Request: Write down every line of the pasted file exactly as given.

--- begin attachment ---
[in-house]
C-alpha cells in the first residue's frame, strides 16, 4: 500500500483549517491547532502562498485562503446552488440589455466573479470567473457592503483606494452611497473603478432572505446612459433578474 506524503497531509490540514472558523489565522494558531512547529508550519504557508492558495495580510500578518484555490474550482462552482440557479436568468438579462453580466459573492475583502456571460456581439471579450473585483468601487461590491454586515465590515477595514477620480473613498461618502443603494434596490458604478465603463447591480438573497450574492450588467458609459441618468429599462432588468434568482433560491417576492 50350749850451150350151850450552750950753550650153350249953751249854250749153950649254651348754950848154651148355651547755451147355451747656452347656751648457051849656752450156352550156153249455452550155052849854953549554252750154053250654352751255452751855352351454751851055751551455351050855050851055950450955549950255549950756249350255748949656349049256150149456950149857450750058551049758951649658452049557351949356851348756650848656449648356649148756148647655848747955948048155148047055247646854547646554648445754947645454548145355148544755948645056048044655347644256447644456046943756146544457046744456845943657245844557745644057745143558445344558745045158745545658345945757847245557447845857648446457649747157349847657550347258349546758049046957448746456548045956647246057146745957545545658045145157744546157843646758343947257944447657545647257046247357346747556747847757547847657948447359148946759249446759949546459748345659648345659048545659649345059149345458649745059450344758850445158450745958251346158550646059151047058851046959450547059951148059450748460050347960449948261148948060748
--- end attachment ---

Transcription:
[in-house]
C-alpha cells in the first residue's frame, strides 16, 4: 500500500483549517491547532502562498485562503446552488440589455466573479470567473457592503483606494452611497473603478432572505446612459433578474 506524503497531509490540514472558523489565522494558531512547529508550519504557508492558495495580510500578518484555490474550482462552482440557479436568468438579462453580466459573492475583502456571460456581439471579450473585483468601487461590491454586515465590515477595514477620480473613498461618502443603494434596490458604478465603463447591480438573497450574492450588467458609459441618468429599462432588468434568482433560491417576492 50350749850451150350151850450552750950753550650153350249953751249854250749153950649254651348754950848154651148355651547755451147355451747656452347656751648457051849656752450156352550156153249455452550155052849854953549554252750154053250654352751255452751855352351454751851055751551455351050855050851055950450955549950255549950756249350255748949656349049256150149456950149857450750058551049758951649658452049557351949356851348756650848656449648356649148756148647655848747955948048155148047055247646854547646554648445754947645454548145355148544755948645056048044655347644256447644456046943756146544457046744456845943657245844557745644057745143558445344558745045158745545658345945757847245557447845857648446457649747157349847657550347258349546758049046957448746456548045956647246057146745957545545658045145157744546157843646758343947257944447657545647257046247357346747556747847757547847657948447359148946759249446759949546459748345659648345659048545659649345059149345458649745059450344758850445158450745958251346158550646059151047058851046959450547059951148059450748460050347960449948261148948060748